However minimal your Hebrew education was, you learned three phrases: "Shabbat shalom" is the greeting for shabbes; "sheket b'vakasha" is the teacher's often futile plea for quiet; "todah rabbah" is the response to any nicety, that is, "thank you very much."
The word "modim" is the plural verb that comes from the same word as "todah." Perhaps the simplest way to translate it, then, is: [we] thank you. But if you look at English and other interpretations of this word, they often complicate it by adding the notion of "acknowledgment." Other translations use "proclaim," affirm," or some such idea. At its foundation, however, the process put into motion by the use of this word is one of appreciation.
What does it mean to thank? We tend to think of it in two ways. In day-to-day interactions with people, the act of expressing thanks, whether through words or a note, returns something to the individual who has given you something they controlled. It may be something material, or information you request or even just a moment of time. The act of generosity that is presumed to be selfless can be affirmed with "thank you" and potentially turned into resentment without it. In that sense, offering thanks is an investment in future acts of generosity toward yourself or others.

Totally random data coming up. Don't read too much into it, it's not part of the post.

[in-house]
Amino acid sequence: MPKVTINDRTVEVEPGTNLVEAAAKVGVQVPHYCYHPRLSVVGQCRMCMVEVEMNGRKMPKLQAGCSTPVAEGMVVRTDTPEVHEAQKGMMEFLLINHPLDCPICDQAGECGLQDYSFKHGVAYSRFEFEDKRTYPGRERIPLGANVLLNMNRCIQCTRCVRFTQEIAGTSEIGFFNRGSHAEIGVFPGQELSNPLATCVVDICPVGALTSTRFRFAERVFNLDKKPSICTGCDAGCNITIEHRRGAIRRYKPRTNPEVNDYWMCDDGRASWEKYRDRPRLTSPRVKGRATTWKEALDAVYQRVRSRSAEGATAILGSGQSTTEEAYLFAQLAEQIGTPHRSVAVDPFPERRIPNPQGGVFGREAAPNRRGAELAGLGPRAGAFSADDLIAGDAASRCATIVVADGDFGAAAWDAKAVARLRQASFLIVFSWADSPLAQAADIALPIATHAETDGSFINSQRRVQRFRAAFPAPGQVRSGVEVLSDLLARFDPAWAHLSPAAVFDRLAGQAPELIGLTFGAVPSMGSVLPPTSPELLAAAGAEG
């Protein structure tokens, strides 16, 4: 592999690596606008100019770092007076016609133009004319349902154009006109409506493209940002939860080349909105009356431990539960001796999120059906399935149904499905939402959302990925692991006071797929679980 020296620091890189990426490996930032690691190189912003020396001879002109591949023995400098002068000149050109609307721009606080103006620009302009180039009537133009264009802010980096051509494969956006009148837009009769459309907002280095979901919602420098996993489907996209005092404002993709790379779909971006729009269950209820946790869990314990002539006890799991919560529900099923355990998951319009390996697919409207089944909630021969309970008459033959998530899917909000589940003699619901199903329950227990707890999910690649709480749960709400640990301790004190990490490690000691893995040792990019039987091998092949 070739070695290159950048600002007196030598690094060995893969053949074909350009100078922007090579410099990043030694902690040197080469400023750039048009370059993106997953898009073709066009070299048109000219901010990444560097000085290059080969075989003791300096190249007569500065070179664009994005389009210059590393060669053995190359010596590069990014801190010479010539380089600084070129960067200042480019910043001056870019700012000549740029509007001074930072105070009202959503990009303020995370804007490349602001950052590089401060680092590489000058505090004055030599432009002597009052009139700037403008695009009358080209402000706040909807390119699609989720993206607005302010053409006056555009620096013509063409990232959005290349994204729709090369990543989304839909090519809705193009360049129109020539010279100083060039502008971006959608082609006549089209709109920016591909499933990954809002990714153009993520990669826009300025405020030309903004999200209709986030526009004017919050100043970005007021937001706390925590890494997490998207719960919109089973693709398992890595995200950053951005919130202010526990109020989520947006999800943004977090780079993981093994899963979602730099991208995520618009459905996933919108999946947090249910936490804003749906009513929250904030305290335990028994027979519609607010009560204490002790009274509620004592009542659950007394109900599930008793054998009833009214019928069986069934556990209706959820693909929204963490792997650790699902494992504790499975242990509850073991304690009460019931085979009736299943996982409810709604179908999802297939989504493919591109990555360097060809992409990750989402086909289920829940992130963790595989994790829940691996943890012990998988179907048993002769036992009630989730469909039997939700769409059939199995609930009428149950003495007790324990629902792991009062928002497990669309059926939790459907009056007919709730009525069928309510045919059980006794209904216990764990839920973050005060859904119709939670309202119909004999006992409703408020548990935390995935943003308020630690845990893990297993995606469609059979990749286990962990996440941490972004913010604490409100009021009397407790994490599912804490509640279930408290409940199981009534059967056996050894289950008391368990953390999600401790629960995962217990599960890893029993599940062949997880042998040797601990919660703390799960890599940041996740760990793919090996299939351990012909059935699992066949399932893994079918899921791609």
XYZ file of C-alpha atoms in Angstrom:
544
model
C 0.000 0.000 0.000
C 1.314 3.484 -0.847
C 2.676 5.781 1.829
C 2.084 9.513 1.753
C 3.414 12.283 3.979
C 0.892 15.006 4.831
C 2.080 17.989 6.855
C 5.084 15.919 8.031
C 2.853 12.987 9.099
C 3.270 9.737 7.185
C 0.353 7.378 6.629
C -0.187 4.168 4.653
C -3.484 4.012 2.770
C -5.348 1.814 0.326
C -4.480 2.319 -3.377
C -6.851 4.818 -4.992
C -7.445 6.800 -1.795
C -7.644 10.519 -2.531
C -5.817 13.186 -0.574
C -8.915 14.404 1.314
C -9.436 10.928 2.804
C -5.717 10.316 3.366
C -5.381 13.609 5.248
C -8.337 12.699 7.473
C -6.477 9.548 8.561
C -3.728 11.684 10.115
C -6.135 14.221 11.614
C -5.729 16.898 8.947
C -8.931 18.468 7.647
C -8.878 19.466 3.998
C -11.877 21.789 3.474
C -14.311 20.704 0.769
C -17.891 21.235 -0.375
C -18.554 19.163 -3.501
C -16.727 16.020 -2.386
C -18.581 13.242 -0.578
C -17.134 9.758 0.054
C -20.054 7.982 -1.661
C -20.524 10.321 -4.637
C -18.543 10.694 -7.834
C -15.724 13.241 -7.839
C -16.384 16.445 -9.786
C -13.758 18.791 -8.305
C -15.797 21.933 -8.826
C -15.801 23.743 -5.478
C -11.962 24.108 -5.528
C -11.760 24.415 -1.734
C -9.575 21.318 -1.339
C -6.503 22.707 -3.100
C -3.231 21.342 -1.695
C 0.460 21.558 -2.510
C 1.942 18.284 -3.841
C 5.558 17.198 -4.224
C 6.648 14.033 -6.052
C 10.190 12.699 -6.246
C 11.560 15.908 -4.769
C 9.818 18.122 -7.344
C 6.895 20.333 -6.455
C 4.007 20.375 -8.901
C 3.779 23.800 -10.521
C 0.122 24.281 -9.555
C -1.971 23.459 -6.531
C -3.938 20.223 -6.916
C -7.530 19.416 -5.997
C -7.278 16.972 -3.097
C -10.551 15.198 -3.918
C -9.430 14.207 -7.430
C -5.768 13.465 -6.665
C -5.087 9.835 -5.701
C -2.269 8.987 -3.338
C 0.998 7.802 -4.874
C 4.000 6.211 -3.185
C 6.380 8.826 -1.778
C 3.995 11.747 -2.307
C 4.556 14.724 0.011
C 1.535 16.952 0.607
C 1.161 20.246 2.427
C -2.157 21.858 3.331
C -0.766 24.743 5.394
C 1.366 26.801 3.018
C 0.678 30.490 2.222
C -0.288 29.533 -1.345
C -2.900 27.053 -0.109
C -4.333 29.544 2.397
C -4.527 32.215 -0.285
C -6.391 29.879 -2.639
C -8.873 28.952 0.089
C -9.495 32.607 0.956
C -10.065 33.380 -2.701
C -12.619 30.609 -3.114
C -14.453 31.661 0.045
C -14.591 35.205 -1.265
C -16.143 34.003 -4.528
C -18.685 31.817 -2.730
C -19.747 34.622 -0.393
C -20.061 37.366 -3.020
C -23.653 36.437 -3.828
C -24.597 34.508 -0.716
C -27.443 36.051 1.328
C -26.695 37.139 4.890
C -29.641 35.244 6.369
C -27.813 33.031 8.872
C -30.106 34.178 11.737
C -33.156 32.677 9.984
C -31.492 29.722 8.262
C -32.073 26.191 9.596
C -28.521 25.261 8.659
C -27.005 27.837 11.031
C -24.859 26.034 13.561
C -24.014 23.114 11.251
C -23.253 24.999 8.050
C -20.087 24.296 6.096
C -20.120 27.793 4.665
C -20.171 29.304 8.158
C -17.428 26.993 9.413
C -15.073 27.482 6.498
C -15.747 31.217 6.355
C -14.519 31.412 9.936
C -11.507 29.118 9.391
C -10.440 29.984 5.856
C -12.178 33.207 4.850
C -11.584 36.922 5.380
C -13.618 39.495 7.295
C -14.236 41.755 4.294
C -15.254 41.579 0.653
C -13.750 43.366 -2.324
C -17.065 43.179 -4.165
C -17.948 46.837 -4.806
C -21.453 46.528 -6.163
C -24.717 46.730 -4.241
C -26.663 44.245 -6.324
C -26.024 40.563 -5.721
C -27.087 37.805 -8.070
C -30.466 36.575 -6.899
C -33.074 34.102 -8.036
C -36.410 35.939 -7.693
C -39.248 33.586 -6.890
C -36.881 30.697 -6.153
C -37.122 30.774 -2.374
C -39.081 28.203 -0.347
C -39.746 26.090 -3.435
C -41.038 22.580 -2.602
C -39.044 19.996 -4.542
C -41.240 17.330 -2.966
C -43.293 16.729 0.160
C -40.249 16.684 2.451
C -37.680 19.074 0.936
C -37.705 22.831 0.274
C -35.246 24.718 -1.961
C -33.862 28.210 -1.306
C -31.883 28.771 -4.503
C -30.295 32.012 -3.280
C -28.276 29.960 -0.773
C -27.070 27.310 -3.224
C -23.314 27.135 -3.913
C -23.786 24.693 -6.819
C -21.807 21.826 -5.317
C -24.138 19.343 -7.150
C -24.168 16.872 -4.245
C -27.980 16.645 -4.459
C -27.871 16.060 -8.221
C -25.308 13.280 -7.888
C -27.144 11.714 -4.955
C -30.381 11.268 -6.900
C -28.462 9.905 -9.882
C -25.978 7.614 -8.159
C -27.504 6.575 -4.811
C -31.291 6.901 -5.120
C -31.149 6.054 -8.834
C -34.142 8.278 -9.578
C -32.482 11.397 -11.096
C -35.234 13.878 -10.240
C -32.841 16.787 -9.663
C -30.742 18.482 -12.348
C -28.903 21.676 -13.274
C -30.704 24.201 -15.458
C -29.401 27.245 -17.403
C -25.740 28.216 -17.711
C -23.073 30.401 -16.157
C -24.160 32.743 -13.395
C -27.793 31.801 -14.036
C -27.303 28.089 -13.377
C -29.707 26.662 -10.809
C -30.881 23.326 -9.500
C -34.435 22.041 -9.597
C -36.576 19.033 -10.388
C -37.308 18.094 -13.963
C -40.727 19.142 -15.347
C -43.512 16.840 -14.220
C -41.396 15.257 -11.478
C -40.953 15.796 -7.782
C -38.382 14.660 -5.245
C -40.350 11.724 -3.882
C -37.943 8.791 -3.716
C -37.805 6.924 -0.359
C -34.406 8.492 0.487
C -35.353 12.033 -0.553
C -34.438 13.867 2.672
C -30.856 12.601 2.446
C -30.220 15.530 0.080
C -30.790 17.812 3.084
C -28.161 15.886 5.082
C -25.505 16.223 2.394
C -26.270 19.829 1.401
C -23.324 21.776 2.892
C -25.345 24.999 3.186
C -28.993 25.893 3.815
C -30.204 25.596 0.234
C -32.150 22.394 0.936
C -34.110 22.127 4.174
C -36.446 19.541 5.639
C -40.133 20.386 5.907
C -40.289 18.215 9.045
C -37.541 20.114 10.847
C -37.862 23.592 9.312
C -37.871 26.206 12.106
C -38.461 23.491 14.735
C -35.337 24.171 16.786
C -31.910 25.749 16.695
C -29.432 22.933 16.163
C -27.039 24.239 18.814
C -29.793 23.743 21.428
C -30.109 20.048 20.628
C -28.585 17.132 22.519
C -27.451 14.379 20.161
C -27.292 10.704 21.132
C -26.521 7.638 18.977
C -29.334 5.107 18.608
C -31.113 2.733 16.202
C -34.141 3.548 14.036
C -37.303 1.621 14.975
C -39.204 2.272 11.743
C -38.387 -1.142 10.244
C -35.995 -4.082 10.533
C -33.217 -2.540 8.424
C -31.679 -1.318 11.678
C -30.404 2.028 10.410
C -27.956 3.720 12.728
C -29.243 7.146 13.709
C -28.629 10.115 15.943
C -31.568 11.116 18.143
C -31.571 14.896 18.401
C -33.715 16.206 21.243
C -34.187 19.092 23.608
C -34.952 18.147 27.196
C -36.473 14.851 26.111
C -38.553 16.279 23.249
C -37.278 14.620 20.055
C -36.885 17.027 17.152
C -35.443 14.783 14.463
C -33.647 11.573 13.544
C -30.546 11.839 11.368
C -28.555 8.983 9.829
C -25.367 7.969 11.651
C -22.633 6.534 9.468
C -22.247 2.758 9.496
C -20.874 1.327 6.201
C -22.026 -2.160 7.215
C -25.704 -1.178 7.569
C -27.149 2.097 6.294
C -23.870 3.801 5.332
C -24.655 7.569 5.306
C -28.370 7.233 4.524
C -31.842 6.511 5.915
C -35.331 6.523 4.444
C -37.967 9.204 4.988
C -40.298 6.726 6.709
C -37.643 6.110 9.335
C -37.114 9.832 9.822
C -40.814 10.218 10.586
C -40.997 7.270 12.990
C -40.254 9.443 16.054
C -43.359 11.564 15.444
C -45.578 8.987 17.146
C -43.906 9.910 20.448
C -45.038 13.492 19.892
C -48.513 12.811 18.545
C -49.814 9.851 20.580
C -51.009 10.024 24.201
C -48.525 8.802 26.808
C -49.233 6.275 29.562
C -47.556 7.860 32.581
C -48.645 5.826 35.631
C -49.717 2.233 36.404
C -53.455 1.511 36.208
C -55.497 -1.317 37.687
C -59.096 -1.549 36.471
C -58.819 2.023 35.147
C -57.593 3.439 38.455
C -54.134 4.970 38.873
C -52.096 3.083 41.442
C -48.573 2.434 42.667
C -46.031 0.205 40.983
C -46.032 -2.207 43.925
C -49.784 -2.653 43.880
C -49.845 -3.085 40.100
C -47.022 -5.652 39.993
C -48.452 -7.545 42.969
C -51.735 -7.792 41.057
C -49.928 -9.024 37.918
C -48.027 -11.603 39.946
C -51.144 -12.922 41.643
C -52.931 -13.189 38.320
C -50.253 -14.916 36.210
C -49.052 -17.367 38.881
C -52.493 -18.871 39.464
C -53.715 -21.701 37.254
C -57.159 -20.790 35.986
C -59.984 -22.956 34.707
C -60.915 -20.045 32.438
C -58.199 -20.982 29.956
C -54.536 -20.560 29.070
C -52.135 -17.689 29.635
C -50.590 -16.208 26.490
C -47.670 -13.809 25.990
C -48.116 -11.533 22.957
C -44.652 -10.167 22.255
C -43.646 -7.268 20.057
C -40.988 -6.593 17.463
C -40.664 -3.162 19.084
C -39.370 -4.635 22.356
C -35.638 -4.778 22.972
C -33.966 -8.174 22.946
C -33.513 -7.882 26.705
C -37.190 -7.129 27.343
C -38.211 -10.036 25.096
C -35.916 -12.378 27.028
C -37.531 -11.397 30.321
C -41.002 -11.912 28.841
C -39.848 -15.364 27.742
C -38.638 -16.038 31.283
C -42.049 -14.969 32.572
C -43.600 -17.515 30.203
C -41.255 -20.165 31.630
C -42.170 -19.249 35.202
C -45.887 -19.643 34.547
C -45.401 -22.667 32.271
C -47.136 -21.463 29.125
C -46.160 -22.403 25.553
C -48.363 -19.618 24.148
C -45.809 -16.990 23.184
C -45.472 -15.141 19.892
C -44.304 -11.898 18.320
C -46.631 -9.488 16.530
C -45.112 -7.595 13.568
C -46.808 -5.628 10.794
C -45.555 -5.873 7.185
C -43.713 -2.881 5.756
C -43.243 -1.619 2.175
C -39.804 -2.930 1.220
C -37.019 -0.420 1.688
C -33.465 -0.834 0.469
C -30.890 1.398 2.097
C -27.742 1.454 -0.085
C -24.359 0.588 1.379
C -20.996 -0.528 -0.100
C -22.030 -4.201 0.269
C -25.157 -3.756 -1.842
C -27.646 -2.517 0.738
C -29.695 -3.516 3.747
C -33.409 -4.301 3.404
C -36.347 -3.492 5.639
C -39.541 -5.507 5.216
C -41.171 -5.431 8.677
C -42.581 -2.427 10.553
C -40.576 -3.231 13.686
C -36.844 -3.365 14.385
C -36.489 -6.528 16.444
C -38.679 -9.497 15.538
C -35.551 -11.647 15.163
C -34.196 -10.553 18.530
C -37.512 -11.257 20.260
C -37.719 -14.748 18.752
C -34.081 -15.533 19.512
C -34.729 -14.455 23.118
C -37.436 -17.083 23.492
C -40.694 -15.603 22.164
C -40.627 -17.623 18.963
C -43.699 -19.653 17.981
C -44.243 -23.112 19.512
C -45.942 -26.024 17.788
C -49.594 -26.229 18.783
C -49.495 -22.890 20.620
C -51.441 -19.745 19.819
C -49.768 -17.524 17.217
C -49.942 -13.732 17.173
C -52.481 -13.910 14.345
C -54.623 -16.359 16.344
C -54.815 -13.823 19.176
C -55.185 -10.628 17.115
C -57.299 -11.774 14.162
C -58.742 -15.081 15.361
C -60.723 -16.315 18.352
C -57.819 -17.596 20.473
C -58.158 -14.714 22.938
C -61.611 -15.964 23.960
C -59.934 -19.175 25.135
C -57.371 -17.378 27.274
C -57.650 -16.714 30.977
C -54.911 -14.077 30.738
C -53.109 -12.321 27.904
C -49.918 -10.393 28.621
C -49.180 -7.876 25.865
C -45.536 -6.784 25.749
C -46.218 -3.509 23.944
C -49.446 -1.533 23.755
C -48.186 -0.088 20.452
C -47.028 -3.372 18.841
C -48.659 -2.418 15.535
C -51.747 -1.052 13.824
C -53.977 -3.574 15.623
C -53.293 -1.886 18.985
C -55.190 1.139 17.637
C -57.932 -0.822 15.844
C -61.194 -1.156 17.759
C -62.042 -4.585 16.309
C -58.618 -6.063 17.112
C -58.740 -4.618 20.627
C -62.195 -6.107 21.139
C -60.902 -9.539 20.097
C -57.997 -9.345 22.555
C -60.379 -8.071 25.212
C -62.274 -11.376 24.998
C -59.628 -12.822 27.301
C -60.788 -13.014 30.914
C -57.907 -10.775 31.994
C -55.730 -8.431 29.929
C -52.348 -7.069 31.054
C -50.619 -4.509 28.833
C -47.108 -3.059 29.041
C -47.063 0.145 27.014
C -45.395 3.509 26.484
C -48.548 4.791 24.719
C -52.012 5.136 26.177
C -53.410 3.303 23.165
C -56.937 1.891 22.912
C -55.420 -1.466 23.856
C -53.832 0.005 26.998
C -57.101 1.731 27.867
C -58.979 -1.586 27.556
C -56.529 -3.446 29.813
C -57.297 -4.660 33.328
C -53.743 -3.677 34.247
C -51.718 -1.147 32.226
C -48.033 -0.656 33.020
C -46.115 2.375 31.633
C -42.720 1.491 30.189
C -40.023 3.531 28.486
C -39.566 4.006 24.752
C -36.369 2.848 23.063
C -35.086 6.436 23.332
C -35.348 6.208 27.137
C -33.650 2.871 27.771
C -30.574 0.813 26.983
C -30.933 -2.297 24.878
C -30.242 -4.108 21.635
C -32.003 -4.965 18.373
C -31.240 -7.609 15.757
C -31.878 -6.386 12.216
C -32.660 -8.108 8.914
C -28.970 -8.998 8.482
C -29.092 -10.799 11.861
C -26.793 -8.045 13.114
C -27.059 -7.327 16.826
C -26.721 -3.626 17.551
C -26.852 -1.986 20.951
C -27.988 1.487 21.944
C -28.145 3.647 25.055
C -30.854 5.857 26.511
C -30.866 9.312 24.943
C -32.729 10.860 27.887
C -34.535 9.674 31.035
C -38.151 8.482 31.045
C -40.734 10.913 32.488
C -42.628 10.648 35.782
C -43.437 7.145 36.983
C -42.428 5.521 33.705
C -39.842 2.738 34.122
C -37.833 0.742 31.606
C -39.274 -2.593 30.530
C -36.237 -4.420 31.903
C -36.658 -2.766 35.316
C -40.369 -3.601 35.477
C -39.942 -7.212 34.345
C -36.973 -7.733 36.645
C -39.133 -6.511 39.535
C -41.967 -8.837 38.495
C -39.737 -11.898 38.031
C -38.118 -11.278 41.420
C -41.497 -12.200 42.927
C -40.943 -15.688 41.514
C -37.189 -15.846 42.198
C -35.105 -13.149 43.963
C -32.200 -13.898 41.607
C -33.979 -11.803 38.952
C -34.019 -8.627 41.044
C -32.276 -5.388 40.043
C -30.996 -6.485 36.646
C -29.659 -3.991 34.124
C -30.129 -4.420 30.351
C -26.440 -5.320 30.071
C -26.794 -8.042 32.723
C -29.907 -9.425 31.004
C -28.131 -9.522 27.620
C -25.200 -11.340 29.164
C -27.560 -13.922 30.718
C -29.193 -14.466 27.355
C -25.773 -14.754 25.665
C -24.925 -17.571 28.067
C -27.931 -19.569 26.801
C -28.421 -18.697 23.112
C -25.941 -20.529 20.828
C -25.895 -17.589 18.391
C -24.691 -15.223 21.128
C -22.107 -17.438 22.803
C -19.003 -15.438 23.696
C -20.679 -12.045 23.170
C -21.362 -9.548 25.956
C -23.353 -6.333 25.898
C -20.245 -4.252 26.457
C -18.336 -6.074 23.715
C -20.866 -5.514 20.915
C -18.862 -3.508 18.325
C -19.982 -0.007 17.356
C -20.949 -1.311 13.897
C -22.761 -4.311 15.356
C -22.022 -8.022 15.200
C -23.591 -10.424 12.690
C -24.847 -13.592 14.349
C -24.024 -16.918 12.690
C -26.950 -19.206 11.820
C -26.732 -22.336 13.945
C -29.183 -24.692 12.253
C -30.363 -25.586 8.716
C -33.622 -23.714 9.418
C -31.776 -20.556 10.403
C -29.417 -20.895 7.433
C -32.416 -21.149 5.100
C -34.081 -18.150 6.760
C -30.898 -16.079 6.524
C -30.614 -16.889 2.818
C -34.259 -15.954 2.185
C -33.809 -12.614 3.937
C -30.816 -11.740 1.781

One the other hand, the notion of thanksgiving, which underpins the American holiday of the same name, is very much introspective. The act of offering thanks is designed to penetrate to the core of the individual who has taken stock of the blessings, spiritual and material, that are part of life. Giving thanks is a gesture of humility, and it articulates a critical part of successful human life: we are entitled to little if anything in this world. If the "attitude of gratitude" pervades our lives, we will be good stewards of the very life we live and circumstances that raise it above subsistence.
Of course, in prayer our words are addressed to God. Whether we are offering a thank-you note for our blessings or attempting to cure ourselves of taking things for granted, the introduction of God into the equation gives our prayers a different quality. We are not asking for anything; we are offering. We are not petitioners or supplicants when we thank; we are, instead, celebrants. And just as when we thank another person for a kindness, we affirm that a relationship exists. We affirm a connection.